Budget; letting the designer know what your budget is at the beginning will save time and money, so the designer will not spend her time looking for and recommending furniture, products and fabrics that would put you over your budget.
Good communication about budget between all parties; husband, wife, partners and designer will help to keep the love in the relationships.
Sometimes a client has no idea how to come up with a budget, there are some guidelines to help; if you are furnishing a new home and have nothing to start with you can use the square foot method to help come up with a budget. Let say you bought a 3000 square foot house for $500,000.00, take 3000 sq. ft. x $20.00 = a $60,000.00 budget. But if you wanted your budget to cover custom widow treatments and some custom faux finishes, flooring, new kitchen and better furniture and fabrics 3000 x $40.00 = a $120,000.00 budget would allow you to get the look you want. Also someone in the million dollars and up home is going to spend a lot more on investment art, faux finishes and marble floors than the average homeowner would.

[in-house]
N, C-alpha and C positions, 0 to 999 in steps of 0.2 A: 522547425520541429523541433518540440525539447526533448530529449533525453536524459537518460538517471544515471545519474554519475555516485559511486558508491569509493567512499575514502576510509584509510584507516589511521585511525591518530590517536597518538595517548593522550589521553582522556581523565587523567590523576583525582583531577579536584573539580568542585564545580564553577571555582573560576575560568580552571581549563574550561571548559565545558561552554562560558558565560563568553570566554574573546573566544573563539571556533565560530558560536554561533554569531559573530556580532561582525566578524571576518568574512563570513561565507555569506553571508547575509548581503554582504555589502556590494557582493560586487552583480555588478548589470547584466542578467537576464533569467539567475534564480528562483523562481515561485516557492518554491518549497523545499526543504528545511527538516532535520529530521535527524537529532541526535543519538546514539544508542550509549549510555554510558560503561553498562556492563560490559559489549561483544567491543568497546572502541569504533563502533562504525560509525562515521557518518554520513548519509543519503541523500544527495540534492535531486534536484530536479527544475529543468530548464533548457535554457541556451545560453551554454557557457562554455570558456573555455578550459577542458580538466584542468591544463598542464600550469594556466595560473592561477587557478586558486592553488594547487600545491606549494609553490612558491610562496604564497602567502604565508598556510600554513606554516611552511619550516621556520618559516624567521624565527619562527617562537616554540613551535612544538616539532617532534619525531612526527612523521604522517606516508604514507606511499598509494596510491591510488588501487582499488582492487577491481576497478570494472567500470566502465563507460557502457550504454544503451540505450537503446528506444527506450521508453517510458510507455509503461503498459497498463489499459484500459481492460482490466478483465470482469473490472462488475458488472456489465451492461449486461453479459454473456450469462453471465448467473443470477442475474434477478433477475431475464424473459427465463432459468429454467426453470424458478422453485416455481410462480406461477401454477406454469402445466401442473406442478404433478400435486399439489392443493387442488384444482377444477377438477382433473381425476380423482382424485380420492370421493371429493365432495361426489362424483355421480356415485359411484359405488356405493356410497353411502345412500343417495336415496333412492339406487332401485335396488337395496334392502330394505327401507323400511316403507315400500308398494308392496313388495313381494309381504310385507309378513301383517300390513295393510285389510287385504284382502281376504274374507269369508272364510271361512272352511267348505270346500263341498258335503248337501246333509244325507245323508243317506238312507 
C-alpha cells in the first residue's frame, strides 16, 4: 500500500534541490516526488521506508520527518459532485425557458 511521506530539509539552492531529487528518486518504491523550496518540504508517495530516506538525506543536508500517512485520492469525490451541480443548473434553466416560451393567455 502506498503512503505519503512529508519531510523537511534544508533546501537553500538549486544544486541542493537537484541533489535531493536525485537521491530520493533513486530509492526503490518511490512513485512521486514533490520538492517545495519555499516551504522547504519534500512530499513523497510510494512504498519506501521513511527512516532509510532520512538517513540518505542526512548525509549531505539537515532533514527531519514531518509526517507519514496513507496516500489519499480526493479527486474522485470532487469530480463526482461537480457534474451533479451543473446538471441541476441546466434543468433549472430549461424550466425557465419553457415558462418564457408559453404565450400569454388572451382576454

If you use the purchase price of the house to calculate a budget were to take the purchase price of the house at $300,000.00 x 20% = $60,000.00 budget. But someone else with a 3000 square foot house that cost $500,000.00 could be in an area that would call for a higher budget, so 20% of their purchase price would be $100,000.00.
Prices will depend on how much work needs to be done if there is flooring, construction, new kitchen and baths to be designed or will it be just furnishings and window treatments and accessories? You should always leave a little wiggle room in your budget for things that are out of your designers or your control. Such as price increases or unforeseen unexpected things that happen during construction or that one of a kind antique you just have to have but is not covered in the original budget.